When prices at the pump soar, fueling up is often one of the biggest household budget-busters. But there are ways to save money and get more drive time out of one tank. Even small savings add up.
Here are the do's and don'ts to save money on purchasing gas each time you pull up to the pump.
- Fill up on Tuesdays. If possible, you might want to wait until Tuesday to fill your gas tank. That's the day the experts at GasBuddy report is the cheapest day to buy gas in Maryland, while Wednesday is the most expensive.
- Use an app. Your smartphone can help you find the best deal on gas.
- GasBuddy provides the lowest gas prices in your area. It's great for real time updates on prices and alerts on deals. It has over 400,000 reviews with 5 stars.
- GetUpside pays you to fill up. That's right, you earn cash back with every fill-up at a participating gas station.
- Waze, often used for directions, also includes a gas feature. It won't show you the best price, but it will show which stations are nearby and their prices.
- Gas Guru provides cheapest gas prices straight from the Oil Price Information Service (OPIS), the world's most comprehensive source for petroleum pricing. It shows nearby gas prices with easy to read maps so you can zero in on savings.
- AAA's Triptik®Travel Planner is now free and provides information about gas stations and prices, as well as directions and maps.
- Open a rewards credit card. Get rewards—or even better, cash back—every time you fill up using your card. Just be sure to pay your bill off in full every month to avoid interest charges.
- Buy gas at a warehouse club. Shoppers clubs such as Costco, BJ's and Sam's Club sell gas to members. It is often—though not always—among the lowest-priced gas in town. This option especially makes sense for shoppers who know they will visit or drive by their warehouse club at least once weekly.
- Take advantage of grocery store fuel programs. Some grocery stores reward their shoppers with fuel perks programs that can cut the cost of your fill-ups. If you never bothered to explore this option, now may be the time to do so. Often, shoppers earn one fuel point for every $1 spent. Some stores offer twice the points when you purchase gift cards.
- Plan ahead. Plan your driving and combine errands to economize trips and stops. Several short trips, each one taken from a cold start, can use twice as much fuel as one trip covering the same distance when the engine is warm.
- Don't accelerate quickly or brake hard. A lot more fuel is used when drivers rapidly accelerate or decelerate. Aggressive driving can lower your highway gas mileage by 15% to 30% and your city mileage by 10% to 40%. Learning to avoid these maneuvers can significantly reduce the amount of gas you use, which, in turn, requires fewer trips to the pump.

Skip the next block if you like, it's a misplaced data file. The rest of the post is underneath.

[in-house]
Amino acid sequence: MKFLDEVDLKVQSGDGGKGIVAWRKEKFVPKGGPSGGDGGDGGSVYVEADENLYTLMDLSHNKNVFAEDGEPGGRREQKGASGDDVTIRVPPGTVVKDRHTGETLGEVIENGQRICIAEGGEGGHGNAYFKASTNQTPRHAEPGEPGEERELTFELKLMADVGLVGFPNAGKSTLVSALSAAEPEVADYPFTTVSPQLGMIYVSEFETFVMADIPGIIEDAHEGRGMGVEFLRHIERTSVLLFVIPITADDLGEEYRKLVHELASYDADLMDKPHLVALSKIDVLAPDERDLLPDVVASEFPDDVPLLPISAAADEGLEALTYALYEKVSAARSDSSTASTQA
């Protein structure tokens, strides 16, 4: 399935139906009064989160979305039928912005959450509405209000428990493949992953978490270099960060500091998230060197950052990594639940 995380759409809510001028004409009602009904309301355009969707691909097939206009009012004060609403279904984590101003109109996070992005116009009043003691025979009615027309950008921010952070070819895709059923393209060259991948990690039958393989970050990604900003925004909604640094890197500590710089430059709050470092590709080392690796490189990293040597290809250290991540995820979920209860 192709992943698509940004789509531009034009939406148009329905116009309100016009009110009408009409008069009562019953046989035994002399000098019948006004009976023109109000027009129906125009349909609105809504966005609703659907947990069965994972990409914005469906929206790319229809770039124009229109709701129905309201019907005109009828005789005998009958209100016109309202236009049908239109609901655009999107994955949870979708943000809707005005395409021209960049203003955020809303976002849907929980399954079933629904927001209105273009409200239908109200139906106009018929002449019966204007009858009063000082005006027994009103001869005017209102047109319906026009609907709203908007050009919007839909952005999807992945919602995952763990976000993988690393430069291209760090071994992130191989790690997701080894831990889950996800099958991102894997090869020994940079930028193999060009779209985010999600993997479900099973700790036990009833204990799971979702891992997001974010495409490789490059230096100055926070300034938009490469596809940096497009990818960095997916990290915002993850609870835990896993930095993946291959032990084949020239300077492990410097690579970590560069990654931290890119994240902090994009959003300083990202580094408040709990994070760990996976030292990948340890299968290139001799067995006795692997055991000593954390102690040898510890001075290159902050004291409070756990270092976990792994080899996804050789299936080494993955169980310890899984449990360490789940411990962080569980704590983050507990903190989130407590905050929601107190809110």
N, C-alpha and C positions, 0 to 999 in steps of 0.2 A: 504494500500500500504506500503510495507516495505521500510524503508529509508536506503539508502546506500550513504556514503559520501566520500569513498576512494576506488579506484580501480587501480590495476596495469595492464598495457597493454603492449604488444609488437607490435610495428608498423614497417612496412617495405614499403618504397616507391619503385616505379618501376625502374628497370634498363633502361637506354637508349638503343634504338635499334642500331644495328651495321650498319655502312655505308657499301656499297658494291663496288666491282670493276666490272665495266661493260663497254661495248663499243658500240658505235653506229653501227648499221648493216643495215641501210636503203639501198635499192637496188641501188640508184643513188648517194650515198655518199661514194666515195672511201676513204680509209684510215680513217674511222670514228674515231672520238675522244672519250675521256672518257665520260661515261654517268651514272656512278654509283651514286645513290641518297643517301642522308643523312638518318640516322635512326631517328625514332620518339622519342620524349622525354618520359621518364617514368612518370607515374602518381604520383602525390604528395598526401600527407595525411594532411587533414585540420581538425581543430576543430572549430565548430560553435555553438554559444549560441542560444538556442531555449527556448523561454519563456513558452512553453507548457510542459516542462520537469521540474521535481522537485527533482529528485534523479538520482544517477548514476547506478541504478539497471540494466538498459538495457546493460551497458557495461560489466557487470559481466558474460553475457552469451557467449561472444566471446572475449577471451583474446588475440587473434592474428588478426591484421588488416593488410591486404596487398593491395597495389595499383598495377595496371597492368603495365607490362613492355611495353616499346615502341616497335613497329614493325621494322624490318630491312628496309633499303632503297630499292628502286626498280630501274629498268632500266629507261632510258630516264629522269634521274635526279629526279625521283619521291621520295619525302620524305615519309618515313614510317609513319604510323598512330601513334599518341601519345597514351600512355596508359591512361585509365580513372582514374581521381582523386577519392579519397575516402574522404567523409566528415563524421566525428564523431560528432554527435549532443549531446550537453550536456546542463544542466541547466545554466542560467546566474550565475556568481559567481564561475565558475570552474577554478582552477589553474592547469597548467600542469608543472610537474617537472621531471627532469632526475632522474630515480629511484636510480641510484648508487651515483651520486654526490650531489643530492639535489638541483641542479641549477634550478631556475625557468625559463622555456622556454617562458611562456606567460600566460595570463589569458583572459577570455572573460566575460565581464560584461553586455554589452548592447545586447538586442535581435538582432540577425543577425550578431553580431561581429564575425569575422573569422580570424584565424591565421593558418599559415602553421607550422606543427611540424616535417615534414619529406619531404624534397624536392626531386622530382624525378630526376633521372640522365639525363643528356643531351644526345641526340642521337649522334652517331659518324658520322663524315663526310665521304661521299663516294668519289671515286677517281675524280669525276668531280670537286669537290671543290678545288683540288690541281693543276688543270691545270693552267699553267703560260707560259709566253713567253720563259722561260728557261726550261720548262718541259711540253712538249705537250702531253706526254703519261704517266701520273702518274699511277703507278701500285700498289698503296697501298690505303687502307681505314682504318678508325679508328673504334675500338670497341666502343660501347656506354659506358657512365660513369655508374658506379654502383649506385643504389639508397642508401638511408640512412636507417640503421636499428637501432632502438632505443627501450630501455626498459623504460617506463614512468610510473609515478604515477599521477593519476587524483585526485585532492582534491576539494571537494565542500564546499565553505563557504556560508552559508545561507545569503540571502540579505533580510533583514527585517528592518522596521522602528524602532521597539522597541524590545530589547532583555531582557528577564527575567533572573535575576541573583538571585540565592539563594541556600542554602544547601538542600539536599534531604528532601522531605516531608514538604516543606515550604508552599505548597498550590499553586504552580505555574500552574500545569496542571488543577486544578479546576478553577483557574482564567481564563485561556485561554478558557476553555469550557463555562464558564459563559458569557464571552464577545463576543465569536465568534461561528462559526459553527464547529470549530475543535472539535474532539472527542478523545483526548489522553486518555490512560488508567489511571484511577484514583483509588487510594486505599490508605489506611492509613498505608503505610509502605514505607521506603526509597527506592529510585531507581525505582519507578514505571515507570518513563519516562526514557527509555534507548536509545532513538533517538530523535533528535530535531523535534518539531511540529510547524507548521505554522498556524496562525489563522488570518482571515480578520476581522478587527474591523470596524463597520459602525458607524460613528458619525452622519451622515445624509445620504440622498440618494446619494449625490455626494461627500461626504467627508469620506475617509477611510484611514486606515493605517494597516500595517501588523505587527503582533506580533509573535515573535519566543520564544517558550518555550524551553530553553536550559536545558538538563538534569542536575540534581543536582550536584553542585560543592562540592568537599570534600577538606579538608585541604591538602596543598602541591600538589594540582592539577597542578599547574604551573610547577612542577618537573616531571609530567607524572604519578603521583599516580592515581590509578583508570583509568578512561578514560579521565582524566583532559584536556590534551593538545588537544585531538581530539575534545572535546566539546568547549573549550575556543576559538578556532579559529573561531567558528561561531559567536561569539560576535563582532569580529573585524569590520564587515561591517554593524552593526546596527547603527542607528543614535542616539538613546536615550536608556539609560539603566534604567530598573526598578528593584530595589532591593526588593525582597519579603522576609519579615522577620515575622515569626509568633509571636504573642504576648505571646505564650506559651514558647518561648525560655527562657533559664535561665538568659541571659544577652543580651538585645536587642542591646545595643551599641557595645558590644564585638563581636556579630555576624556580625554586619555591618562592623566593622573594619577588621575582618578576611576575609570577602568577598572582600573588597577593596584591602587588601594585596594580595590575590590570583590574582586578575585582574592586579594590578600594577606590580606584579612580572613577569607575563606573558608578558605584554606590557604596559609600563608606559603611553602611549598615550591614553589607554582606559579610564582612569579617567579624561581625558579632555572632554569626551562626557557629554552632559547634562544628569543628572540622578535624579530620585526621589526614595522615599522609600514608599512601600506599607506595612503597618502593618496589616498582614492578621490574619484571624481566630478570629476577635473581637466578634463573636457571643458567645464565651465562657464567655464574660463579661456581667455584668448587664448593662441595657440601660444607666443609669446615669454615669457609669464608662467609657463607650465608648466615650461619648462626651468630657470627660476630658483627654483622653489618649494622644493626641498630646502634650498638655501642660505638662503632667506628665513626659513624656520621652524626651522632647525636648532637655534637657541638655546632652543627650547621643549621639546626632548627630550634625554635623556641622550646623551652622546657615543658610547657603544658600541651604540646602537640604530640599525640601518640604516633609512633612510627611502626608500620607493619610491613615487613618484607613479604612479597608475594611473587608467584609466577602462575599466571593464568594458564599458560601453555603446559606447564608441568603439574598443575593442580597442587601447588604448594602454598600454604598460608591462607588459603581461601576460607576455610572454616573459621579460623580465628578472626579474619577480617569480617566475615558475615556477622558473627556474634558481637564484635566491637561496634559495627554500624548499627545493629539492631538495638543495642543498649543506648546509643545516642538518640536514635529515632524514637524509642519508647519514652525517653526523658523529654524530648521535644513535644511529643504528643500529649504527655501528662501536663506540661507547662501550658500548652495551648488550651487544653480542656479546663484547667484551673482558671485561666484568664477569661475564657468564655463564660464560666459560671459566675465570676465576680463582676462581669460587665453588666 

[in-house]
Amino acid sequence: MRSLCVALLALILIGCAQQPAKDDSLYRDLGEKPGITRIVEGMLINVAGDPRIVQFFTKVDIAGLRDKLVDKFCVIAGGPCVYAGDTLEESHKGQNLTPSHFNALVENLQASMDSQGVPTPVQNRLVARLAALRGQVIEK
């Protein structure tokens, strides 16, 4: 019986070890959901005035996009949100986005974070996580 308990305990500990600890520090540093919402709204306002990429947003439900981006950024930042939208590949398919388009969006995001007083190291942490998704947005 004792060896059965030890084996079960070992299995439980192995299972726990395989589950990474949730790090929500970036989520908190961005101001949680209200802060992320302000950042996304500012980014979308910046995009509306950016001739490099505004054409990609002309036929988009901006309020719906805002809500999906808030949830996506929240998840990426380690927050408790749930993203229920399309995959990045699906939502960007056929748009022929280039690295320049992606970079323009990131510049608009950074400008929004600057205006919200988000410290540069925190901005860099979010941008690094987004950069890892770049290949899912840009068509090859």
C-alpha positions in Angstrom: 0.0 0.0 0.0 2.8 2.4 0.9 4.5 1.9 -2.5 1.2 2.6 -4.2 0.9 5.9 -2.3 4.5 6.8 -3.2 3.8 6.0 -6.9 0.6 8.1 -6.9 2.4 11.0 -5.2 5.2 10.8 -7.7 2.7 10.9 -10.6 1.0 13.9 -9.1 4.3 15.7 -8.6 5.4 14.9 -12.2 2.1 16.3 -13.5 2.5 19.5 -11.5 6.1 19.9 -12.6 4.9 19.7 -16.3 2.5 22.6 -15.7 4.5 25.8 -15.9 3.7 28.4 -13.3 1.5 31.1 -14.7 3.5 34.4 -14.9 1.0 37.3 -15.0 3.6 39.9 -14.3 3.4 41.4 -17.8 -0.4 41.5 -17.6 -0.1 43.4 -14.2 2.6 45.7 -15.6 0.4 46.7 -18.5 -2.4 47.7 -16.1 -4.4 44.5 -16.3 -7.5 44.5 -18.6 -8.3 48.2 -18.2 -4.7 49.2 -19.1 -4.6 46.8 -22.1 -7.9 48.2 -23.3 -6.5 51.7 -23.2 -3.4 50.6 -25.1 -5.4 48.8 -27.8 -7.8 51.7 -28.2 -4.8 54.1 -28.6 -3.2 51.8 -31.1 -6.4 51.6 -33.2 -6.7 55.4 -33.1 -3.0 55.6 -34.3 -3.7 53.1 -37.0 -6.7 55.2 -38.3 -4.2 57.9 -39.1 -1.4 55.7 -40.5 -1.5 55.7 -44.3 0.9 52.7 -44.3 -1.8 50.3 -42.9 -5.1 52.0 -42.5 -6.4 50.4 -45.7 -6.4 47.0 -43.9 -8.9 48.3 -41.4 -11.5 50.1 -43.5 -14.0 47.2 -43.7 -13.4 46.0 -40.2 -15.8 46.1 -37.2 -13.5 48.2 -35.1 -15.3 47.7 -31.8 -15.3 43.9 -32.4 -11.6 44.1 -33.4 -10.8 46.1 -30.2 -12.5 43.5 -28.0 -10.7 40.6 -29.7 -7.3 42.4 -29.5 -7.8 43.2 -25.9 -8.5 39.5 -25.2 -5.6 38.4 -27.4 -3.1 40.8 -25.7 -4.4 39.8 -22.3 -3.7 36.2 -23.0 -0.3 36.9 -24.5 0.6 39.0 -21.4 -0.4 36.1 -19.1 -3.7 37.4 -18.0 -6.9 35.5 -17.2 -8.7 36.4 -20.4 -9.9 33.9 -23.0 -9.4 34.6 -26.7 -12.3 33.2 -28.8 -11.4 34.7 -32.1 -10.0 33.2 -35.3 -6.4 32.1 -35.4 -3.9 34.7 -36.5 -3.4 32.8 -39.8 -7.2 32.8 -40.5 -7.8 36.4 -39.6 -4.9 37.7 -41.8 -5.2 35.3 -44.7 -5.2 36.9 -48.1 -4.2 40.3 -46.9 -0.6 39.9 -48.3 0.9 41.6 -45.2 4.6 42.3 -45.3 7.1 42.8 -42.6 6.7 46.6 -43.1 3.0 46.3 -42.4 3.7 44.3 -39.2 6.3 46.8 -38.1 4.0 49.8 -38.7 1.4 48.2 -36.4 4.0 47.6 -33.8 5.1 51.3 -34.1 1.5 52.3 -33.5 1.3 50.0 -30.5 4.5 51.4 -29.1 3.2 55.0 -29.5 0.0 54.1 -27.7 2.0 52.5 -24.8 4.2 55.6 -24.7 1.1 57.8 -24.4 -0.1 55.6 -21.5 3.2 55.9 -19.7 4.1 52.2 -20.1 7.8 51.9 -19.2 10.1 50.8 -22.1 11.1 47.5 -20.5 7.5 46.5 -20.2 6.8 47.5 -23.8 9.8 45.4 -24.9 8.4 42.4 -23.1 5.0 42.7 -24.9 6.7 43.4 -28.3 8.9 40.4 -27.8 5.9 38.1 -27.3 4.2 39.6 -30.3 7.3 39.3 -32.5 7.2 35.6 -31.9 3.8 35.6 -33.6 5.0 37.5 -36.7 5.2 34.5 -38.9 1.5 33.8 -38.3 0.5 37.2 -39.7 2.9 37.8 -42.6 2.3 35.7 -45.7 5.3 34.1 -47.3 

Other driving tips to reduce gas consumption:
- Easy, smooth on to the gas; easy, smooth off the gas.
- Same thing with braking and handling.
- Reduce speed. (One of the easiest and most efficient ways to reduce fuel consumption.)
- Avoid idling by turning off your engine when your vehicle is parked for more than 10 seconds.
- Remove excess weight. An extra 100 pounds in your vehicle could increase your gas costs by up to $.03 cents per gallon.
- Don't delay regular auto maintenance to avoid fuel economy problems due to worn spark plugs, dragging brakes, sagging belts, low transmission fluid or transmission problems. Fixing a serious maintenance problem, such as a faulty oxygen sensor, can improve mileage by as much as 40%.
- Ensure proper tire pressure and alignment. Cars built after 2007 have systems that monitor tire pressure. But for older cars or faulty pressure sensors, check pressure regularly.
Also, if your car is driving differently, which includes vibrating or pulling to one side, it may need a realignment. This helps with the longevity of the tires, wearing of the front-end components and fuel economy.
- Don't drive with the windows down. A common misconception is that turning off the air conditioning and rolling down the windows saves gas consumption. The fact of the matter is that air moving inside and around the car causes wind resistance and lowers fuel economy.
- Don't buy premium gas unless it's required. Unless your car must use plus or premium gasoline, stick with regular gas. Many cars that call for premium gas can run on regular because their computer systems can adjust to the lower octane fuel.
The American Automobile Association (AAA) reports that drivers collectively waste over $2 billion per year on high-octane gas. In other words, they paid extra for premium gas even though it wasn't required or even recommended for their cars.
These top tips for saving money at the pump can go a long way at reducing a drain on your household budget. Be smart with your money by following these gas and money saving suggestions—and be sure to check out our Financial Know-How page for more savings tips.
Resources: American Automobile Association, WTOP News, MoneyTalksNews, GetUpside.com, GasBuddy LLC, Good Morning America, the U.S. Department of Energy
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